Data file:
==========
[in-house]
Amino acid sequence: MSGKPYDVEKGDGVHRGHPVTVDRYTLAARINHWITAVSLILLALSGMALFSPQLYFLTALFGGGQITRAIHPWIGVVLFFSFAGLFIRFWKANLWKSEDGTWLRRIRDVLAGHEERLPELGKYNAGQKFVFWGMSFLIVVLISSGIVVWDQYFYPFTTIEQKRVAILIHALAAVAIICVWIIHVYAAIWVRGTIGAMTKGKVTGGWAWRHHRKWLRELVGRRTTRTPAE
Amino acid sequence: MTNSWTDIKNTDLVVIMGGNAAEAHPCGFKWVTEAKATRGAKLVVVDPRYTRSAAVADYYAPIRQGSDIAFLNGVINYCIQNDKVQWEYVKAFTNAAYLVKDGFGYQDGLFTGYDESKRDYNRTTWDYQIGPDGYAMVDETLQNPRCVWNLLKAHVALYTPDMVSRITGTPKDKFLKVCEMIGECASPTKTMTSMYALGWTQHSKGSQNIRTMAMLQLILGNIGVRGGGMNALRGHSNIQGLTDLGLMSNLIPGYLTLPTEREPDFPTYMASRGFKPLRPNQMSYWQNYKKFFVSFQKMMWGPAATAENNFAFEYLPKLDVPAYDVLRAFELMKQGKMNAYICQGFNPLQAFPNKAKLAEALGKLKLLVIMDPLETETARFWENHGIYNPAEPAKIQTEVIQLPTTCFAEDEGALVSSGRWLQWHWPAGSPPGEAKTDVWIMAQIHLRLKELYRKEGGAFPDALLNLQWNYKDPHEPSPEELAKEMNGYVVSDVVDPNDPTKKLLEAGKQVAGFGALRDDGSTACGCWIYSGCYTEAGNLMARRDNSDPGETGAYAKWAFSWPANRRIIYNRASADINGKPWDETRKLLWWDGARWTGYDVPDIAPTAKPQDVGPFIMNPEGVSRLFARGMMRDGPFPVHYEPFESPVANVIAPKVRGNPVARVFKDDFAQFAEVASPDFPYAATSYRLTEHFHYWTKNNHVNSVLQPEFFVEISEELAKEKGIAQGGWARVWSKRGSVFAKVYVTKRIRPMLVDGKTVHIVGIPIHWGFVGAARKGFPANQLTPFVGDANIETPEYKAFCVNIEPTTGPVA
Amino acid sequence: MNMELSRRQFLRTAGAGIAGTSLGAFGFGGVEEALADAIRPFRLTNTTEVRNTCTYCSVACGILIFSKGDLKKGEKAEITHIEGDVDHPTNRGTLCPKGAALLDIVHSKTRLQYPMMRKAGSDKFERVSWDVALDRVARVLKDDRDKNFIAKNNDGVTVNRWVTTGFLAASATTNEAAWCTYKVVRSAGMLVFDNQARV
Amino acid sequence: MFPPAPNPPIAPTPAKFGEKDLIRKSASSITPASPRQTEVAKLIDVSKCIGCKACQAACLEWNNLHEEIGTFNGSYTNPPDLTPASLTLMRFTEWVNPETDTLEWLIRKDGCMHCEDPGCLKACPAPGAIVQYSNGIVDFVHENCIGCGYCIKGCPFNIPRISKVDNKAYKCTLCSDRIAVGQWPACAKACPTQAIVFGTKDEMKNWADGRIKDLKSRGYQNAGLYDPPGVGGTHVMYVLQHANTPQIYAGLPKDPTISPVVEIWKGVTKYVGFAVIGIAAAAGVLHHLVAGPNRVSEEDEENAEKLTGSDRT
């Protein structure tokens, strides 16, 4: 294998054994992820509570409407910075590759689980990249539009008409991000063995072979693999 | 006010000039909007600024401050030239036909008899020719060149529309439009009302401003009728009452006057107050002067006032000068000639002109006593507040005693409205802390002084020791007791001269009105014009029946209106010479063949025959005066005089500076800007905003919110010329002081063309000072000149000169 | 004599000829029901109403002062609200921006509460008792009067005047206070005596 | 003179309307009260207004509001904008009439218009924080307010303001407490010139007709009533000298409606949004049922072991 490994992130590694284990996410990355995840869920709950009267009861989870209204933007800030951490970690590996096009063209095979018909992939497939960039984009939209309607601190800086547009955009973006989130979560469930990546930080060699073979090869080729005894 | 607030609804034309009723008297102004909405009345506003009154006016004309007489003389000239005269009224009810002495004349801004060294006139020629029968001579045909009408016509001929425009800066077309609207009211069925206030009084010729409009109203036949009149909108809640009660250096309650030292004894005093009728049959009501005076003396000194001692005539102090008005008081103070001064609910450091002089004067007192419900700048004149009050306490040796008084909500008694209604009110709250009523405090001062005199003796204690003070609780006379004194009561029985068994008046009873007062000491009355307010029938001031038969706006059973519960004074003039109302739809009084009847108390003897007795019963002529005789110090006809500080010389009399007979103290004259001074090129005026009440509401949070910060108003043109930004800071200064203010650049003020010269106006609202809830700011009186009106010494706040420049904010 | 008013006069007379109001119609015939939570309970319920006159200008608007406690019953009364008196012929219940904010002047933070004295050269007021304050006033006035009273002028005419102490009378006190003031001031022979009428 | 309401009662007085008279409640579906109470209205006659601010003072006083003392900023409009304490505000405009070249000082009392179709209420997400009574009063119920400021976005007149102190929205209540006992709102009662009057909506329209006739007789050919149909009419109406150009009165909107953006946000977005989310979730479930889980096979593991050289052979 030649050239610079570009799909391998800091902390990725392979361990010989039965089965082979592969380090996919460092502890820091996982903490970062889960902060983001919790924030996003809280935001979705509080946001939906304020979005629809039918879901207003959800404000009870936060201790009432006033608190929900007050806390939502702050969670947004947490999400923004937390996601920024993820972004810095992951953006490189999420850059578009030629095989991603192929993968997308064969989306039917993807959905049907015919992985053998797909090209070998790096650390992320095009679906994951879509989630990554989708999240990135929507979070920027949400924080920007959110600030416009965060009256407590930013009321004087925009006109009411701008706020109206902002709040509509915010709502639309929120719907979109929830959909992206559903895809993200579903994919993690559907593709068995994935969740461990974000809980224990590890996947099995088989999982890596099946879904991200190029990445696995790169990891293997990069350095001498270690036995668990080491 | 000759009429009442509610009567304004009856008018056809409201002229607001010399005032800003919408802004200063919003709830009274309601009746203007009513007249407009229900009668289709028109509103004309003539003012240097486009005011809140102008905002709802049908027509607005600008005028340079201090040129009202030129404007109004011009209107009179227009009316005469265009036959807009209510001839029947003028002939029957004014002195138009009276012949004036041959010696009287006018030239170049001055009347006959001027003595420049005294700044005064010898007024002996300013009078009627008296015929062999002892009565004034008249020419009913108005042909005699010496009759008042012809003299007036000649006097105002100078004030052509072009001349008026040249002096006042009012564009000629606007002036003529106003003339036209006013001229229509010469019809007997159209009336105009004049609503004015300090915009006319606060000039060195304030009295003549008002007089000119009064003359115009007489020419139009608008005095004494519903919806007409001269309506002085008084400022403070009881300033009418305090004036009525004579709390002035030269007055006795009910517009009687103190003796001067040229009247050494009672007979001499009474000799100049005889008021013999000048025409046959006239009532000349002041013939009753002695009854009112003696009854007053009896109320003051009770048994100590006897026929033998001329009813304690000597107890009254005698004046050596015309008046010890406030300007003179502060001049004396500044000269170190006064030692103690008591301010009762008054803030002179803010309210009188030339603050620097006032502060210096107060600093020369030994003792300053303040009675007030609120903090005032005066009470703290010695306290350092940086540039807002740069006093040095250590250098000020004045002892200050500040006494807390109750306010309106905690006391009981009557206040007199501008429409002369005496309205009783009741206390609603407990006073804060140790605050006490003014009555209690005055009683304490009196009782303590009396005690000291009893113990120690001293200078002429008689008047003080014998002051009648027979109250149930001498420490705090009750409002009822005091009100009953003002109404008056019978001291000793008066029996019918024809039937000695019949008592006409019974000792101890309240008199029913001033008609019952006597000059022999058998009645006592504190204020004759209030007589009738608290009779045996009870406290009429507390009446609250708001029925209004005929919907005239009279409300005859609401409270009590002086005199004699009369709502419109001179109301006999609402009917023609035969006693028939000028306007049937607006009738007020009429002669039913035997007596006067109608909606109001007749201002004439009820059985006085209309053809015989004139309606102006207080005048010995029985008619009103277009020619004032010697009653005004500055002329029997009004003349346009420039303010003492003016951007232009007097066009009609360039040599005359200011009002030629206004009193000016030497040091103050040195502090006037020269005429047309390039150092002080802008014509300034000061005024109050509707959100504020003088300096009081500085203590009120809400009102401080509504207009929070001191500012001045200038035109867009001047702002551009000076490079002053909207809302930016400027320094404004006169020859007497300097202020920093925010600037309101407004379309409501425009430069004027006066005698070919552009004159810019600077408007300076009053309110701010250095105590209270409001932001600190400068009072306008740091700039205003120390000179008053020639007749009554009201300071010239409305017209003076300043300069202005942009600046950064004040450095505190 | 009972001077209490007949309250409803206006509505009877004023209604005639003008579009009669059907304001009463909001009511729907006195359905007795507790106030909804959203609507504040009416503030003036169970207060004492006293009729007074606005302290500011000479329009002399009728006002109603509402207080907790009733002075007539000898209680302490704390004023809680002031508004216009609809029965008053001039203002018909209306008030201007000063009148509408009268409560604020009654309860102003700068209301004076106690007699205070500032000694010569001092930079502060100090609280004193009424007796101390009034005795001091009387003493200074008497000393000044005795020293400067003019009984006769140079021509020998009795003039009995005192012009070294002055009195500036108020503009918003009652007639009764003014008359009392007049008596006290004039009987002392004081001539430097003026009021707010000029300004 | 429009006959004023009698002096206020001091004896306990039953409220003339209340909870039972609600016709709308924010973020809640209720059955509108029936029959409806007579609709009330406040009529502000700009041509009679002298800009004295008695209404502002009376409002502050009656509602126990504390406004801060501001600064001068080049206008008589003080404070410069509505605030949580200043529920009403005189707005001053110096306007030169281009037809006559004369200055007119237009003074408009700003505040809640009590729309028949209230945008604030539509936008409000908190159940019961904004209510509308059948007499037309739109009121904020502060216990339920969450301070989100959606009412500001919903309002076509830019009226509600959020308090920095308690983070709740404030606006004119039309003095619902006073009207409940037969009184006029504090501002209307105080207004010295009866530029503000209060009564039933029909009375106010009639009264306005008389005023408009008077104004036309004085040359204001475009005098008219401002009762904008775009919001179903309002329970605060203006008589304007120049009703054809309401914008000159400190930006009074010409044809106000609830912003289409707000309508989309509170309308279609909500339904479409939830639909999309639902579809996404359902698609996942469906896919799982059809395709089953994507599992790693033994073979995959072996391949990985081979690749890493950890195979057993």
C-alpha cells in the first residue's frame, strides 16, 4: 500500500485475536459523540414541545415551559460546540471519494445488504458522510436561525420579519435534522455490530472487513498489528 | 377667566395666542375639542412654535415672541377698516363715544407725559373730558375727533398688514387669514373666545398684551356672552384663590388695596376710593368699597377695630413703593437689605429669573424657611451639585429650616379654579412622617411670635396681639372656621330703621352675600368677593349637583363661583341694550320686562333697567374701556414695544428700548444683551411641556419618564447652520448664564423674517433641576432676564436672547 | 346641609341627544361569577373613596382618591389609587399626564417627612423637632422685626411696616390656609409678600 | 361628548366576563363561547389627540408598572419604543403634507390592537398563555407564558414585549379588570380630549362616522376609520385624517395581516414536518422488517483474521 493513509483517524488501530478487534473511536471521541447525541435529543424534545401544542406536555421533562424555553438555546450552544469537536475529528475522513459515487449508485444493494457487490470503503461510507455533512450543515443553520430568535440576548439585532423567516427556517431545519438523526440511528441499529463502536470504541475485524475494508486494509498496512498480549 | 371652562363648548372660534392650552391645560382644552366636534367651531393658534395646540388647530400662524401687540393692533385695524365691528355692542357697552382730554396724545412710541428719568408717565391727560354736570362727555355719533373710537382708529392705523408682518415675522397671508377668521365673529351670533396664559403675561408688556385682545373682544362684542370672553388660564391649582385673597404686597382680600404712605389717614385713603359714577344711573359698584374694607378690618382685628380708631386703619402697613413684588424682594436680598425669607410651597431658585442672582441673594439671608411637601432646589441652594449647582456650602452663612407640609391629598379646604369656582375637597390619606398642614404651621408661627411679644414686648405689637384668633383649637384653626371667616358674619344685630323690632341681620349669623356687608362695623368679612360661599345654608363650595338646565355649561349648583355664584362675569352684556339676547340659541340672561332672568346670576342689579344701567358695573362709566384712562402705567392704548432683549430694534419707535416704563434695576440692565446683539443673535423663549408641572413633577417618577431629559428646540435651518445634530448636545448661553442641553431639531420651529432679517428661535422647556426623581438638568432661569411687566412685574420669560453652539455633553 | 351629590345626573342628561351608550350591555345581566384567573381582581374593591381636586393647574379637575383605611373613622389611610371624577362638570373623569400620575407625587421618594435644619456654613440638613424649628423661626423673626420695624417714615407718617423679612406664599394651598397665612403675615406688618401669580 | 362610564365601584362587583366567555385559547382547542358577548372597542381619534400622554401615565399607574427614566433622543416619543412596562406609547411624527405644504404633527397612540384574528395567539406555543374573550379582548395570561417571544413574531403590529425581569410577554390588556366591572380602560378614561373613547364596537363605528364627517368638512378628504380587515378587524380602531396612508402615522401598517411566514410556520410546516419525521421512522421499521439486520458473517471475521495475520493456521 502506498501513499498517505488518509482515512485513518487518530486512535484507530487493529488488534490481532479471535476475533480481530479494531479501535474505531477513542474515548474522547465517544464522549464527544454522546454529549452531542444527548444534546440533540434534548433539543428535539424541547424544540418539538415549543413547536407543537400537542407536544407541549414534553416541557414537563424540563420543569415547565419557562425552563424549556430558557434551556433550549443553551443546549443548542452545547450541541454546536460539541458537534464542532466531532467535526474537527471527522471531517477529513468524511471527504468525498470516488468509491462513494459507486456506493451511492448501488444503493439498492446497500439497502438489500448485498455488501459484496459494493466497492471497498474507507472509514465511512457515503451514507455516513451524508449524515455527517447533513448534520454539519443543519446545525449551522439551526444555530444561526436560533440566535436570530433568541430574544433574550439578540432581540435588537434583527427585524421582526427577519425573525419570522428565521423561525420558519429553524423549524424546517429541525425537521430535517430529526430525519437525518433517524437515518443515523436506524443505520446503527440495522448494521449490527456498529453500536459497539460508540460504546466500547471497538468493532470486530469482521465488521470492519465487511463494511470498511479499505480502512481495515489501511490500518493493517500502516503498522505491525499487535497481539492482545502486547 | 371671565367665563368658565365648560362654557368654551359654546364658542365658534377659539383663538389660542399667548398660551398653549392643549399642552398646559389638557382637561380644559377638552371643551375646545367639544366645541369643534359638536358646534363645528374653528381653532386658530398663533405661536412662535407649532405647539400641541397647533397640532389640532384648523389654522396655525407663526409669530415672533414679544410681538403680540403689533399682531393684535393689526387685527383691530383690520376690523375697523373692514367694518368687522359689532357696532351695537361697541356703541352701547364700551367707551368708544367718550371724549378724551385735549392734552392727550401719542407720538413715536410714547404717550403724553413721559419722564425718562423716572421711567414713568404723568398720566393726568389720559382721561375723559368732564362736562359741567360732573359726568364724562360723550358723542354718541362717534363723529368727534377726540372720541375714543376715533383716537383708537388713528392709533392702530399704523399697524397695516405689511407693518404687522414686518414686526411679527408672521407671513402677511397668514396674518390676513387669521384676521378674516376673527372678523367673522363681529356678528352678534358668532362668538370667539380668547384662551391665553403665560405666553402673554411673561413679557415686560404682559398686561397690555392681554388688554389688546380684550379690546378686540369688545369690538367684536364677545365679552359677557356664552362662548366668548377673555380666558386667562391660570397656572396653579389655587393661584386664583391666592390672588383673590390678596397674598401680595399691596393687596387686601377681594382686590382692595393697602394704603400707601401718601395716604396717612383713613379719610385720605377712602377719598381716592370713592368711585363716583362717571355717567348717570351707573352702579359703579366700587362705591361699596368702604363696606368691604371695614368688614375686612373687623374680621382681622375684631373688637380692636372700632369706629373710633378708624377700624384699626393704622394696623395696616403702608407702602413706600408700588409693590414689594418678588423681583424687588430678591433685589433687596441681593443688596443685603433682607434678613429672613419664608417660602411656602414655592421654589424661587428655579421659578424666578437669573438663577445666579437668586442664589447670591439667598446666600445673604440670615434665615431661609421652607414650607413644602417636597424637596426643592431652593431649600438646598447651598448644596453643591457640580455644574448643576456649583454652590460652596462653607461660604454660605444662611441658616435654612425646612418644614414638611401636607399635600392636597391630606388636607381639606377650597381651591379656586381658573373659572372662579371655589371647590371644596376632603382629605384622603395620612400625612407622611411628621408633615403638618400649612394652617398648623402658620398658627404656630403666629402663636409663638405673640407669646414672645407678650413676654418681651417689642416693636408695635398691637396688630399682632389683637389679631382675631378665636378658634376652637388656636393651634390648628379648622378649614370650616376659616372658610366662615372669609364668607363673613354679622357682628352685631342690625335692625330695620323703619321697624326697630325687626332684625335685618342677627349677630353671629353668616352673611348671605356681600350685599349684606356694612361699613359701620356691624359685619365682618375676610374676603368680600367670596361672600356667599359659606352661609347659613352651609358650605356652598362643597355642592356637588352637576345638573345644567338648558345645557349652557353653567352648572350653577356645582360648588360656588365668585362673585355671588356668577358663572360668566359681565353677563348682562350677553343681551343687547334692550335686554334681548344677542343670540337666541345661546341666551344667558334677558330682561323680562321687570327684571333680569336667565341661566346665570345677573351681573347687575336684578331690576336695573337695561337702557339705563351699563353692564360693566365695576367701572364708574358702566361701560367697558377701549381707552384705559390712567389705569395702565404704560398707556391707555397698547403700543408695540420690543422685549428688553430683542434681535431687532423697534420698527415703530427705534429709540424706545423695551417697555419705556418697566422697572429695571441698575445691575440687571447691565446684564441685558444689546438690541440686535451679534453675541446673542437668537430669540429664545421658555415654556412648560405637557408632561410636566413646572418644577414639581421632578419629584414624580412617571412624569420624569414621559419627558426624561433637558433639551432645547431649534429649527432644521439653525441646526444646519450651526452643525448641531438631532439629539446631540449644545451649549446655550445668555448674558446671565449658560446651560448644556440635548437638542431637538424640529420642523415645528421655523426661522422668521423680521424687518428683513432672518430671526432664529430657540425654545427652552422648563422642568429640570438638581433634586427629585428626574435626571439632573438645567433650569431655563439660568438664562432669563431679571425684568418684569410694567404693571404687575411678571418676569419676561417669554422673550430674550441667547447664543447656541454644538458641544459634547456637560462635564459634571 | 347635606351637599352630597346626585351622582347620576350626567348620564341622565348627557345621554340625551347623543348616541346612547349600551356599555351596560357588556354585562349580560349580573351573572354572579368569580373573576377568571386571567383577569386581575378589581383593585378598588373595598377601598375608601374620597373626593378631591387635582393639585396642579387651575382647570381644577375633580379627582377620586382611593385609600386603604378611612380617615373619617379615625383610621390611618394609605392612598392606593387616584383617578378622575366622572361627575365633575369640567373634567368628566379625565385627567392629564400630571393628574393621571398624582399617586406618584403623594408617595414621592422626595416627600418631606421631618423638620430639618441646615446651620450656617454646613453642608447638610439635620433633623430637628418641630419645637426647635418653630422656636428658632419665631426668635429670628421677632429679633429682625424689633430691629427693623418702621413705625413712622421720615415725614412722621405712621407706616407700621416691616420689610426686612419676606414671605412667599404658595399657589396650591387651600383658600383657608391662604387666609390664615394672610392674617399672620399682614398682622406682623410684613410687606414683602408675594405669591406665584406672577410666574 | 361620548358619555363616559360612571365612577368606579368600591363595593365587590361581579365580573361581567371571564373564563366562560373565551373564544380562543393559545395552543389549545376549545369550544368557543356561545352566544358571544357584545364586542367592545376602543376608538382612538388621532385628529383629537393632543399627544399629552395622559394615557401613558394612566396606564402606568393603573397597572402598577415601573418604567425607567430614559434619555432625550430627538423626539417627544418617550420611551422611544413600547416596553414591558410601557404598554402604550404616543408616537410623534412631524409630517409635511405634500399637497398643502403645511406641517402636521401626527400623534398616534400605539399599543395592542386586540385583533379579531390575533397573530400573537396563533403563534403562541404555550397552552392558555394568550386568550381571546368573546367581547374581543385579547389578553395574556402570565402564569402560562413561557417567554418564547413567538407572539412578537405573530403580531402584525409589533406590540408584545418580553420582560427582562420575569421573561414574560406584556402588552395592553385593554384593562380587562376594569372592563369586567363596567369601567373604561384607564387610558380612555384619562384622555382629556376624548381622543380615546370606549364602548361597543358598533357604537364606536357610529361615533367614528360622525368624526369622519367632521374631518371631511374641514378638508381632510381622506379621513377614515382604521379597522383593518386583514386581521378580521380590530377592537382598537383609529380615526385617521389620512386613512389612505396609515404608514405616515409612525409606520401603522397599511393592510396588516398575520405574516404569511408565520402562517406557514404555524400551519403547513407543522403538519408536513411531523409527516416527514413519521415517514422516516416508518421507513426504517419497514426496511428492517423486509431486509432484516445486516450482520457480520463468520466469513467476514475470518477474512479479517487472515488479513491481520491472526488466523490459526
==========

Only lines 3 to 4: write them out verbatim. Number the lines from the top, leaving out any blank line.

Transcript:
Amino acid sequence: MTNSWTDIKNTDLVVIMGGNAAEAHPCGFKWVTEAKATRGAKLVVVDPRYTRSAAVADYYAPIRQGSDIAFLNGVINYCIQNDKVQWEYVKAFTNAAYLVKDGFGYQDGLFTGYDESKRDYNRTTWDYQIGPDGYAMVDETLQNPRCVWNLLKAHVALYTPDMVSRITGTPKDKFLKVCEMIGECASPTKTMTSMYALGWTQHSKGSQNIRTMAMLQLILGNIGVRGGGMNALRGHSNIQGLTDLGLMSNLIPGYLTLPTEREPDFPTYMASRGFKPLRPNQMSYWQNYKKFFVSFQKMMWGPAATAENNFAFEYLPKLDVPAYDVLRAFELMKQGKMNAYICQGFNPLQAFPNKAKLAEALGKLKLLVIMDPLETETARFWENHGIYNPAEPAKIQTEVIQLPTTCFAEDEGALVSSGRWLQWHWPAGSPPGEAKTDVWIMAQIHLRLKELYRKEGGAFPDALLNLQWNYKDPHEPSPEELAKEMNGYVVSDVVDPNDPTKKLLEAGKQVAGFGALRDDGSTACGCWIYSGCYTEAGNLMARRDNSDPGETGAYAKWAFSWPANRRIIYNRASADINGKPWDETRKLLWWDGARWTGYDVPDIAPTAKPQDVGPFIMNPEGVSRLFARGMMRDGPFPVHYEPFESPVANVIAPKVRGNPVARVFKDDFAQFAEVASPDFPYAATSYRLTEHFHYWTKNNHVNSVLQPEFFVEISEELAKEKGIAQGGWARVWSKRGSVFAKVYVTKRIRPMLVDGKTVHIVGIPIHWGFVGAARKGFPANQLTPFVGDANIETPEYKAFCVNIEPTTGPVA
Amino acid sequence: MNMELSRRQFLRTAGAGIAGTSLGAFGFGGVEEALADAIRPFRLTNTTEVRNTCTYCSVACGILIFSKGDLKKGEKAEITHIEGDVDHPTNRGTLCPKGAALLDIVHSKTRLQYPMMRKAGSDKFERVSWDVALDRVARVLKDDRDKNFIAKNNDGVTVNRWVTTGFLAASATTNEAAWCTYKVVRSAGMLVFDNQARV